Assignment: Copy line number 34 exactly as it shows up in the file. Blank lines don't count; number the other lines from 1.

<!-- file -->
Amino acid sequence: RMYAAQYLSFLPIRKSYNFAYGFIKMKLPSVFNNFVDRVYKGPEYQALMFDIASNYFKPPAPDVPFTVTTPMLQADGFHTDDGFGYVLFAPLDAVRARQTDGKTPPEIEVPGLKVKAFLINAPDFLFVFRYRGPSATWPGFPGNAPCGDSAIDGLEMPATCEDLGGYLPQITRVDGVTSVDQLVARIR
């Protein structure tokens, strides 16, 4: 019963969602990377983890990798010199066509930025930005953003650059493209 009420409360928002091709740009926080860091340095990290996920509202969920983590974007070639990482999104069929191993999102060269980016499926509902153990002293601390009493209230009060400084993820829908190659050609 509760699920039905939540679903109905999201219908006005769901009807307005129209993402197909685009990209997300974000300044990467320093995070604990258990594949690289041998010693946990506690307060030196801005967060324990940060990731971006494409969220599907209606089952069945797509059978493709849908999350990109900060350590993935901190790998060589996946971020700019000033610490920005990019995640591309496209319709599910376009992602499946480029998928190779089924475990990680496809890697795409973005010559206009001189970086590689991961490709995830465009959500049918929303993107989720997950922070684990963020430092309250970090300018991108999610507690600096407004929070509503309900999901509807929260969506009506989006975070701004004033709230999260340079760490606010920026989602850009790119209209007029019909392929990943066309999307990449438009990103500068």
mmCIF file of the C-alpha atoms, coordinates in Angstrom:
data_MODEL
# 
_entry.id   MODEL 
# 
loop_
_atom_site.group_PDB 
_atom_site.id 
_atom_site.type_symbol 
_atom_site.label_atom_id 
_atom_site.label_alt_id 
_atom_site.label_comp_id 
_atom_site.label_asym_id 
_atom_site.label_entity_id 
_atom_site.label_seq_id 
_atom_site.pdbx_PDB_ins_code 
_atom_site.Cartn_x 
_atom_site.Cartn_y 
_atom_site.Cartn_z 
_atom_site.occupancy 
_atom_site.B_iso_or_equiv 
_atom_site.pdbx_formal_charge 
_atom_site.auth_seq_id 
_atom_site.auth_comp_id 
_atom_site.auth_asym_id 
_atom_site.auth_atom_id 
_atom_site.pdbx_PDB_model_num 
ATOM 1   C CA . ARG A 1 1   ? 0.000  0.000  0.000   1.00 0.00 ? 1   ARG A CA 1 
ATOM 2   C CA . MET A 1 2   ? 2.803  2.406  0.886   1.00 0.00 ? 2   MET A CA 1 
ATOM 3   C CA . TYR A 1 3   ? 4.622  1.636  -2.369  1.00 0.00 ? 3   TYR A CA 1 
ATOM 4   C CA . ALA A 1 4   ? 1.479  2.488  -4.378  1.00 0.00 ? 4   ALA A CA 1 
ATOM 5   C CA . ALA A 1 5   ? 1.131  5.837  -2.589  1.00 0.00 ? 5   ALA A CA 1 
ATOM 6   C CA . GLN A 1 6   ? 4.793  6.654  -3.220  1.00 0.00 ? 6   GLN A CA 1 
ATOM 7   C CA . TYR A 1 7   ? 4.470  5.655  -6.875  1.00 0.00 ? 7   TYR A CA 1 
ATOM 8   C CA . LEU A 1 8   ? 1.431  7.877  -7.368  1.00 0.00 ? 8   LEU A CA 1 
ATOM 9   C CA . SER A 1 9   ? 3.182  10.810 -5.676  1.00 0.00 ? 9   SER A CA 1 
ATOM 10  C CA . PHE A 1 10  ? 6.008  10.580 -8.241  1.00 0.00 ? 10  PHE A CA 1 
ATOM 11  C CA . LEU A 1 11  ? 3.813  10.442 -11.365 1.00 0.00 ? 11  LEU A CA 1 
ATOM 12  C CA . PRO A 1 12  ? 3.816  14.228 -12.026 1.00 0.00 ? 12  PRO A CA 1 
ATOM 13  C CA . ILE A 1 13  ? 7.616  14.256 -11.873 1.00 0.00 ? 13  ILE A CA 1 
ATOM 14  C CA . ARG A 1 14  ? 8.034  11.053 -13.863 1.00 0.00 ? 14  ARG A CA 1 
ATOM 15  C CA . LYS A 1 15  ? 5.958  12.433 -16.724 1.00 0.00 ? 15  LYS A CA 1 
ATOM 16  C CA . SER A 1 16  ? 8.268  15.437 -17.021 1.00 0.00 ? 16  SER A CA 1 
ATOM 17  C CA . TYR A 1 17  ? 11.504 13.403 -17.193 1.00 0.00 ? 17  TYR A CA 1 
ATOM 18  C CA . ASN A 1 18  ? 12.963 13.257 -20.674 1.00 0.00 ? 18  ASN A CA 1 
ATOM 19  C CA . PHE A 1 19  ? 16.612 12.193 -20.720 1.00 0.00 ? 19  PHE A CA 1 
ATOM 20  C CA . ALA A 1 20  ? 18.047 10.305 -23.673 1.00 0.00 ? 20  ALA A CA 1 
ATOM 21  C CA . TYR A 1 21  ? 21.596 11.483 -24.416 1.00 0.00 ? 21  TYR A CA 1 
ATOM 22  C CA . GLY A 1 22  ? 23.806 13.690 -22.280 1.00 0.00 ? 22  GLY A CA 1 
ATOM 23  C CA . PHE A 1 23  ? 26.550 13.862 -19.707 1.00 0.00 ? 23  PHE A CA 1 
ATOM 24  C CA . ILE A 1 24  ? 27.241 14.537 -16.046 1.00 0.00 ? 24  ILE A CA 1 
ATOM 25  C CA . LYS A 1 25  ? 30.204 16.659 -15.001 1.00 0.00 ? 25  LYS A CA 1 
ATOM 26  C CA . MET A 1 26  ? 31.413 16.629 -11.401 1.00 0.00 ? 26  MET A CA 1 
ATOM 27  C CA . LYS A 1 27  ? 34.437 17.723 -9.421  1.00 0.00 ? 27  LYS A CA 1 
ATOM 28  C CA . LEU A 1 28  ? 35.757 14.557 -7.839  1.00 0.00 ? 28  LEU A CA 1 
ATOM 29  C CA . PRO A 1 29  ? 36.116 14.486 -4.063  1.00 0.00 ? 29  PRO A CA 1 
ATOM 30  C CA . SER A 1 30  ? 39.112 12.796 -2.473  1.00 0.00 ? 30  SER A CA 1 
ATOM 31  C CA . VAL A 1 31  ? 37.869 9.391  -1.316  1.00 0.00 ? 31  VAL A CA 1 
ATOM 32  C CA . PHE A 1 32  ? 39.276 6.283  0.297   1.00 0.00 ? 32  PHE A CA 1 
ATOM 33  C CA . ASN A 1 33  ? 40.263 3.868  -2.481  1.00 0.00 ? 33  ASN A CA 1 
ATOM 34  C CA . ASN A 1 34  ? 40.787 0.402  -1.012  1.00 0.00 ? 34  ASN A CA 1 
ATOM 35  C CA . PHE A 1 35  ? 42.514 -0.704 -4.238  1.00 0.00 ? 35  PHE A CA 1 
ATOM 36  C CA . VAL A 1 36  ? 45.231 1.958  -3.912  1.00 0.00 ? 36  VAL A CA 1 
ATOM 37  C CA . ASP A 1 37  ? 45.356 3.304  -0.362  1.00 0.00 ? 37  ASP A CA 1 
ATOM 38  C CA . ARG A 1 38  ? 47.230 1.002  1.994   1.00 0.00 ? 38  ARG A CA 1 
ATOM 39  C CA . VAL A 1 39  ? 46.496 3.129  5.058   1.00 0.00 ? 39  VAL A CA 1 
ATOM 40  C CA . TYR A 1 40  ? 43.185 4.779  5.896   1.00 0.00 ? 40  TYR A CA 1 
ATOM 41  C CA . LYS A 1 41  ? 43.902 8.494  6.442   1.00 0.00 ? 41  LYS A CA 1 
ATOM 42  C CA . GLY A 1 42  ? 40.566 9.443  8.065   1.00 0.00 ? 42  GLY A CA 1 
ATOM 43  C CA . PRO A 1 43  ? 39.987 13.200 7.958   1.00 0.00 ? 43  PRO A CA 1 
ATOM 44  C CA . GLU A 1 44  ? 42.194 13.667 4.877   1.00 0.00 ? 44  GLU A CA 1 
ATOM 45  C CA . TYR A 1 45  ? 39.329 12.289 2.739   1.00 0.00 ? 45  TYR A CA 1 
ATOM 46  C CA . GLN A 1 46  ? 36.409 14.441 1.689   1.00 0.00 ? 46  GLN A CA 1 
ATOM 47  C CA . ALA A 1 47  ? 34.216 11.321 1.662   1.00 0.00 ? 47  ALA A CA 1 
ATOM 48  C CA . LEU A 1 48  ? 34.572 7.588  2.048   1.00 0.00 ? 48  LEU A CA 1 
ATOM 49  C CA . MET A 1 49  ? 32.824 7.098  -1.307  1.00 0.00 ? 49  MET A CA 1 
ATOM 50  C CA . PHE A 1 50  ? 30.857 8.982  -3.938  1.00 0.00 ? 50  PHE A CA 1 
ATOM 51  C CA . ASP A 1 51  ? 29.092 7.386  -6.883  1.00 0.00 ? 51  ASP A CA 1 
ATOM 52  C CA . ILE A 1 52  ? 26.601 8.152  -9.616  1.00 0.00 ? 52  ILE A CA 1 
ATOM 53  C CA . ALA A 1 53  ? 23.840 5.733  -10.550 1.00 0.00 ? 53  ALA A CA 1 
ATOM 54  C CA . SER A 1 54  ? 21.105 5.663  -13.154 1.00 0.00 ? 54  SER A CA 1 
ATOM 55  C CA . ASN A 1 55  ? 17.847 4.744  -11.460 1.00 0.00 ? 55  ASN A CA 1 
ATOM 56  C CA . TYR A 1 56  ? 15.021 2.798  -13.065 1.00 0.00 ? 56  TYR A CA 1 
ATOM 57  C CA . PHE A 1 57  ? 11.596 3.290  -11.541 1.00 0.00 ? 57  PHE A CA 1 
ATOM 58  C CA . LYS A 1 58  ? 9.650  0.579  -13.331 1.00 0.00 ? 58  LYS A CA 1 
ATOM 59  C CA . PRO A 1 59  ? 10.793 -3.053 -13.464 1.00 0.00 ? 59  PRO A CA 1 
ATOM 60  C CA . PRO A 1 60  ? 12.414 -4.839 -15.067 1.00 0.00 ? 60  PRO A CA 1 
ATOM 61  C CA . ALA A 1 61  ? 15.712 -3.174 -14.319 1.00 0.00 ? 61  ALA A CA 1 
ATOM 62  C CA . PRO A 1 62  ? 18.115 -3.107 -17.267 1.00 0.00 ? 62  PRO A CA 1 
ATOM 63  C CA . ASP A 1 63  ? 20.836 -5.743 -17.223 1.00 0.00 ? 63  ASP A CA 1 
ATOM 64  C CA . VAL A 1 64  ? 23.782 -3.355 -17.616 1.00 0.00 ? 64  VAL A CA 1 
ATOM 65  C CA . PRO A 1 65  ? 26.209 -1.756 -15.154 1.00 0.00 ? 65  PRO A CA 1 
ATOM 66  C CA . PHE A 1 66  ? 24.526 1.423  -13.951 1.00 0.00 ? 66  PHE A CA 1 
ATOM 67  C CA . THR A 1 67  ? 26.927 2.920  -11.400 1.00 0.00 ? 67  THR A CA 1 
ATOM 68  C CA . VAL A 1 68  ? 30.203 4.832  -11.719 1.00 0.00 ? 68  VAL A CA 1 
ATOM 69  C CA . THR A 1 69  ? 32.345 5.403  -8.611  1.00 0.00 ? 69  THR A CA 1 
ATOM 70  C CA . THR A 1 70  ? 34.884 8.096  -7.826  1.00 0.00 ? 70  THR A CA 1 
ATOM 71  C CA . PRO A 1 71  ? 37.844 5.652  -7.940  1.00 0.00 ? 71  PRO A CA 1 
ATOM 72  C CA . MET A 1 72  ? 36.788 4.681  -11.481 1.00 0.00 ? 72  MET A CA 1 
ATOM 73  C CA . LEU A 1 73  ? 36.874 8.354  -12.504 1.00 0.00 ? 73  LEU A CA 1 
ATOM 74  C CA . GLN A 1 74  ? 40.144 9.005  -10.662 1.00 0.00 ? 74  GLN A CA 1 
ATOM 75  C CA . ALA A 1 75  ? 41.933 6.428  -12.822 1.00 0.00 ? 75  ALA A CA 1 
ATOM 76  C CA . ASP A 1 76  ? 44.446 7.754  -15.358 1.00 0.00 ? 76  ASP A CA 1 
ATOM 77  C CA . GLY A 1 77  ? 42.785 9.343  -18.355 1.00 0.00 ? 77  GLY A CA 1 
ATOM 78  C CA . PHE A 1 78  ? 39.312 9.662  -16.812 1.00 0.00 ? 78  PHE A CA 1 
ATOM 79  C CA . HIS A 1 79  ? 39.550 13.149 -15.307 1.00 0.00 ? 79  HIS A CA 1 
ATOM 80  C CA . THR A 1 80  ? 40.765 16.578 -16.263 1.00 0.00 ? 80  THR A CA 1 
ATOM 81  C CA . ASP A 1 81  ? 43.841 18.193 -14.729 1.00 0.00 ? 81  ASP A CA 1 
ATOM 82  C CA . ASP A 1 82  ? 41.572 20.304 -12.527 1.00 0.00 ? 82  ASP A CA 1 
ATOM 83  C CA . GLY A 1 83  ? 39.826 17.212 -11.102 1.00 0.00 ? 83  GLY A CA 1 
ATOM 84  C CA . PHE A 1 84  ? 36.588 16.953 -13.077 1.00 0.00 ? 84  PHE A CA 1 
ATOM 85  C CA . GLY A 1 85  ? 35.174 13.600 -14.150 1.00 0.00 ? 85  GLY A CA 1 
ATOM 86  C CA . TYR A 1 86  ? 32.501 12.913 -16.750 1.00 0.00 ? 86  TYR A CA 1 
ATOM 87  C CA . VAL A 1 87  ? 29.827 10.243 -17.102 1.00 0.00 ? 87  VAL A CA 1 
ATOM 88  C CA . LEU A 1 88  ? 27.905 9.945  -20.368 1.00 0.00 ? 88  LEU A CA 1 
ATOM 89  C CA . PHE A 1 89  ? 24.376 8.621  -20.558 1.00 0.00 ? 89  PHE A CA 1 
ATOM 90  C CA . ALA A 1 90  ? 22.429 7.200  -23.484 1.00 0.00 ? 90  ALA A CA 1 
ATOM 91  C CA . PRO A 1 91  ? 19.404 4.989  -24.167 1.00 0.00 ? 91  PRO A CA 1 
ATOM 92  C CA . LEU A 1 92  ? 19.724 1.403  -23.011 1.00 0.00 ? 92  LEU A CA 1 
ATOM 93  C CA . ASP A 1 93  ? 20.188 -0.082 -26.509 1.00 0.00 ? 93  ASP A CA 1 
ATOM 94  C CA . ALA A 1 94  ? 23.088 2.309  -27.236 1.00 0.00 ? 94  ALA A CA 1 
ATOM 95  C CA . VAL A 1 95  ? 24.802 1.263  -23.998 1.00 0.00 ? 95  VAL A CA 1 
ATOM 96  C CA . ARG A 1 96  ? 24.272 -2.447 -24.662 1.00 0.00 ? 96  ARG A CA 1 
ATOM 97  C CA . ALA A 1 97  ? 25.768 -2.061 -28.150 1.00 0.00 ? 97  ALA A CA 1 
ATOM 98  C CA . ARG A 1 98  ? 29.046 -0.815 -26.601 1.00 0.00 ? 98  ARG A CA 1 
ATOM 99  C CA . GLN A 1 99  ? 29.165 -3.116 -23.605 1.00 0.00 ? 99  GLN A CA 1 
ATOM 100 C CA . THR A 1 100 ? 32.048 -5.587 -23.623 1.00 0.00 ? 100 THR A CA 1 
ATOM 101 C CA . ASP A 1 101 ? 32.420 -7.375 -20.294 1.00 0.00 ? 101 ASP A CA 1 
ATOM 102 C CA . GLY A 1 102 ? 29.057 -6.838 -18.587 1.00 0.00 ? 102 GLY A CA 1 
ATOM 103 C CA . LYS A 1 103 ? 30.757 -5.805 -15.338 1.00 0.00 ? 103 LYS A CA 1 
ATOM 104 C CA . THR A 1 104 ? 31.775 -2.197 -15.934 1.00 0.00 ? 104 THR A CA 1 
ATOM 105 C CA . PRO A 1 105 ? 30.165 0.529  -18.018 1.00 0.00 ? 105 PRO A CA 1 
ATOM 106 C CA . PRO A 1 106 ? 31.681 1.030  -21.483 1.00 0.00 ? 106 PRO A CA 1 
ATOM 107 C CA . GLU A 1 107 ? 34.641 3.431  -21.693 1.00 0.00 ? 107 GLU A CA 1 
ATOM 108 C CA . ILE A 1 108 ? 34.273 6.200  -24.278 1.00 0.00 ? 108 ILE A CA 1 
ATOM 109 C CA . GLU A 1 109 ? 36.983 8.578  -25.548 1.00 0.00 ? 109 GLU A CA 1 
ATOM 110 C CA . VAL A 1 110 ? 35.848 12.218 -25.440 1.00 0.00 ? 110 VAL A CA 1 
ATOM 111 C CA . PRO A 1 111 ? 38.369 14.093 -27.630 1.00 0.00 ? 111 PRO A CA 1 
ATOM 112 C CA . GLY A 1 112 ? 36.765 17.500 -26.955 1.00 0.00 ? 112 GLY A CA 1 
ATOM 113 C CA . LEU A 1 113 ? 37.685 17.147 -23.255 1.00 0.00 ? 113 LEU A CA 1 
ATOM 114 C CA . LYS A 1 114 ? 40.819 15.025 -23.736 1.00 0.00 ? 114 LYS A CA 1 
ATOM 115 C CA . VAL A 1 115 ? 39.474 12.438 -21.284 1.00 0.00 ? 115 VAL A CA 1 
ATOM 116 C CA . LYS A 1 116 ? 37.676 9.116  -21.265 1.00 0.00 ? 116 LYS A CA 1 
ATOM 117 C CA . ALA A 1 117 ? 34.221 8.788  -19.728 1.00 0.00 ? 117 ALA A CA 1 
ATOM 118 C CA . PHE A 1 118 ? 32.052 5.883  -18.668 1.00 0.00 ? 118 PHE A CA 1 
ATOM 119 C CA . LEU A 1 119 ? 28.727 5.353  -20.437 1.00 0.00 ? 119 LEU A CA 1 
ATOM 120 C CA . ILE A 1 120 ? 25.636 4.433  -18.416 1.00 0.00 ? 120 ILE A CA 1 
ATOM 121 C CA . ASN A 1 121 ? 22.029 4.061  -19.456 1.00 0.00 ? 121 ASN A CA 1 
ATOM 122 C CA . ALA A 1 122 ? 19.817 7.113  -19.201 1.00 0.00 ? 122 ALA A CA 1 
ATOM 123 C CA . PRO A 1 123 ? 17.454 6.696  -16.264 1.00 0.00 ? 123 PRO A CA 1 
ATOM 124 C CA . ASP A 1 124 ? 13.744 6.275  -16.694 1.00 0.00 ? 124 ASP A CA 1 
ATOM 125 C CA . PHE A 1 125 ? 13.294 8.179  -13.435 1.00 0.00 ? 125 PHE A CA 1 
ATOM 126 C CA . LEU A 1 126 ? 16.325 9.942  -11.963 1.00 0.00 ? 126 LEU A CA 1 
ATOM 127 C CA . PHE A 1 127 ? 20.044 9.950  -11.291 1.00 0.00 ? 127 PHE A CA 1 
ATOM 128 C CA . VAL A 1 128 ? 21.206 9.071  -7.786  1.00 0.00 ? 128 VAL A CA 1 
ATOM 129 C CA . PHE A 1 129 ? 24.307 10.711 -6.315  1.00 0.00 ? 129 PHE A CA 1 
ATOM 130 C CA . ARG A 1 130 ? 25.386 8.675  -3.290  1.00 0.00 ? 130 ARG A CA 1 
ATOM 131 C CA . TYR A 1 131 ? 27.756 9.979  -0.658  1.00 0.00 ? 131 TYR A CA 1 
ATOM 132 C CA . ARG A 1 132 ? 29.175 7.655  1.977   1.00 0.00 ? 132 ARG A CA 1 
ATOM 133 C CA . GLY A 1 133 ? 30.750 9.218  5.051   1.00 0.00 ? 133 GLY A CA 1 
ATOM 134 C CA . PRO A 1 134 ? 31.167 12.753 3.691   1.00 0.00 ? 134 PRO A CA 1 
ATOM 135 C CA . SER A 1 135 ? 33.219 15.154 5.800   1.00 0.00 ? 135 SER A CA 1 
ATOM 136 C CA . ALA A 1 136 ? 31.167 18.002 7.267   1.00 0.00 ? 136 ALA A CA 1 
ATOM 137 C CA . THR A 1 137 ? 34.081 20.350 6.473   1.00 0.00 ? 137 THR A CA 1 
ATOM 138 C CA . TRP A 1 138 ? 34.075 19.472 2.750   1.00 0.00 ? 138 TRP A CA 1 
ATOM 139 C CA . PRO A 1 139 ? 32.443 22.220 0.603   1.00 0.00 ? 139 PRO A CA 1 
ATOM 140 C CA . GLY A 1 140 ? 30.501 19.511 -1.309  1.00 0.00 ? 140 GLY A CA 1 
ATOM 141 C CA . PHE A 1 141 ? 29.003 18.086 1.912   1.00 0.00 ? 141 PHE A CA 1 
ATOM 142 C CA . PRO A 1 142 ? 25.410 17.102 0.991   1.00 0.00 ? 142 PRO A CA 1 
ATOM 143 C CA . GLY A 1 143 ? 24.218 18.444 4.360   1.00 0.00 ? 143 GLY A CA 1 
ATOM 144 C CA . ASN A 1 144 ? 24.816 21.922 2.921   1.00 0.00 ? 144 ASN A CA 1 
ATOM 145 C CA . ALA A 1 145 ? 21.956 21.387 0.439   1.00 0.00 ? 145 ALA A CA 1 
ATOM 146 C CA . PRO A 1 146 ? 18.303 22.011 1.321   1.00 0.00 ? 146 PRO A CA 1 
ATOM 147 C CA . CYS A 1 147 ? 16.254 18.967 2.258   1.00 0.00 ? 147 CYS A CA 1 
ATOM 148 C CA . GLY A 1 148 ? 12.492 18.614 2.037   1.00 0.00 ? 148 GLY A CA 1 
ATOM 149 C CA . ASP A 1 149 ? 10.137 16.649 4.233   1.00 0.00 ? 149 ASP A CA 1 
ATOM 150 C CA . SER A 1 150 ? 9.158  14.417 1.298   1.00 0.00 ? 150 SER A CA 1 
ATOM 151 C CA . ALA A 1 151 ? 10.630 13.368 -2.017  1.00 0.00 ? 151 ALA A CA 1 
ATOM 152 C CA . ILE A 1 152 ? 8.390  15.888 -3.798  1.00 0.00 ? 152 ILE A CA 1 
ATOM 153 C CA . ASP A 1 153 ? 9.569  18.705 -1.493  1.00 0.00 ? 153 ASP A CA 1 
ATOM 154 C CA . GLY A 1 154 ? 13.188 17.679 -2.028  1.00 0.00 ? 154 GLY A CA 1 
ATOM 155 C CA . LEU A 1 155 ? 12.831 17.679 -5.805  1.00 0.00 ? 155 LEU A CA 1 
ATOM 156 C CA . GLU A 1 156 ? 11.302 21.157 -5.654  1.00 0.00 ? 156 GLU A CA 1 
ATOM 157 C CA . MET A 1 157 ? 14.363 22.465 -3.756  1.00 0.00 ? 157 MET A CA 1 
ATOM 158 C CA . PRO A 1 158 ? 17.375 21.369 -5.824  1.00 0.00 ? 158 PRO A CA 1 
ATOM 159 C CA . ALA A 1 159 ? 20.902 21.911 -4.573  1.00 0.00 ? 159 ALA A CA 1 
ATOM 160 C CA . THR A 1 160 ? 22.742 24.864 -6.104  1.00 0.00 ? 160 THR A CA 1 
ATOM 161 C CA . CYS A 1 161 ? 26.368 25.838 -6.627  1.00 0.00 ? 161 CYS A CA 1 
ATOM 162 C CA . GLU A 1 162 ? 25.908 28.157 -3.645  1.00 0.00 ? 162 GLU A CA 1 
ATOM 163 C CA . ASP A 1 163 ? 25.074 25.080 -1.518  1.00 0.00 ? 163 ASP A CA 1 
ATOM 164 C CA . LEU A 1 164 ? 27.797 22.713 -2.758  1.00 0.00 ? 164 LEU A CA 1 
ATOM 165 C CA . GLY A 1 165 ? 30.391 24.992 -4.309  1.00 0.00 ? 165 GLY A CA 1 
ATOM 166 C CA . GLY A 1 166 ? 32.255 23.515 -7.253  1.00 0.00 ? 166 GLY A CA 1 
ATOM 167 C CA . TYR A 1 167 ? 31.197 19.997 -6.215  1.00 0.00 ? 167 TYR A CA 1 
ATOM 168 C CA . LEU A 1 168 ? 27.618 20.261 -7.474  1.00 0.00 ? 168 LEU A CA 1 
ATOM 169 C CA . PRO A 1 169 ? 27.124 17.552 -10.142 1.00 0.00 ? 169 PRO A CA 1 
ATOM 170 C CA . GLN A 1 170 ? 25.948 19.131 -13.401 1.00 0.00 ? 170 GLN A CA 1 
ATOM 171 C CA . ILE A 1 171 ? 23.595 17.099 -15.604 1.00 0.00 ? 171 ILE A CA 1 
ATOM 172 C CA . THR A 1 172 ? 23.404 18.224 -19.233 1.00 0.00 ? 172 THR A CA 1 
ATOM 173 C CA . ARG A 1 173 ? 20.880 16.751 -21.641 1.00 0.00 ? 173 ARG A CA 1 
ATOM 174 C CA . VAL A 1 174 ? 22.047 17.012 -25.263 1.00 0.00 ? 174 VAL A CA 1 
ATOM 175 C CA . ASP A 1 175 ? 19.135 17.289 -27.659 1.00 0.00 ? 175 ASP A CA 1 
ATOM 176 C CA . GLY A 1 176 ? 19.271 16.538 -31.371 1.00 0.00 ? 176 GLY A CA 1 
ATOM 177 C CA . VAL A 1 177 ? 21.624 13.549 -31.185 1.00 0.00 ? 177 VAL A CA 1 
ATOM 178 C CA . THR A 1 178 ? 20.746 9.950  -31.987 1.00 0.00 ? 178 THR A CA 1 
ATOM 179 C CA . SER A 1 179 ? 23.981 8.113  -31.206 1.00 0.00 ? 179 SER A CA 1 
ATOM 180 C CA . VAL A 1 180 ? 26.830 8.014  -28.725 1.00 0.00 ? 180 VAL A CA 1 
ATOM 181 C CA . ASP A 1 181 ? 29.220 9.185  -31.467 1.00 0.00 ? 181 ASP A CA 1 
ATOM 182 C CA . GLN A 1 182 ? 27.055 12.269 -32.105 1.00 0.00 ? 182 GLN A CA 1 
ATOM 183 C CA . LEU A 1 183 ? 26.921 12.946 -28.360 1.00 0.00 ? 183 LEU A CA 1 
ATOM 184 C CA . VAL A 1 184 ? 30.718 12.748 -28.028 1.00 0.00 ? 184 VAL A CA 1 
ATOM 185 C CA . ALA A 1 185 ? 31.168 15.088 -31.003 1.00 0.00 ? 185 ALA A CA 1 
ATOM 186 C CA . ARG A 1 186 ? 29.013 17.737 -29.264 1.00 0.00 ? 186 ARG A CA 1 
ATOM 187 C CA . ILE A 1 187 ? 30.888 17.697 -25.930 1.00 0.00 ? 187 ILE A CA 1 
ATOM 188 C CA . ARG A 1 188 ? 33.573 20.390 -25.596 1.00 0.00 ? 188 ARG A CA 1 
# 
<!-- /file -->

ATOM 5   C CA . ALA A 1 5   ? 1.131  5.837  -2.589  1.00 0.00 ? 5   ALA A CA 1 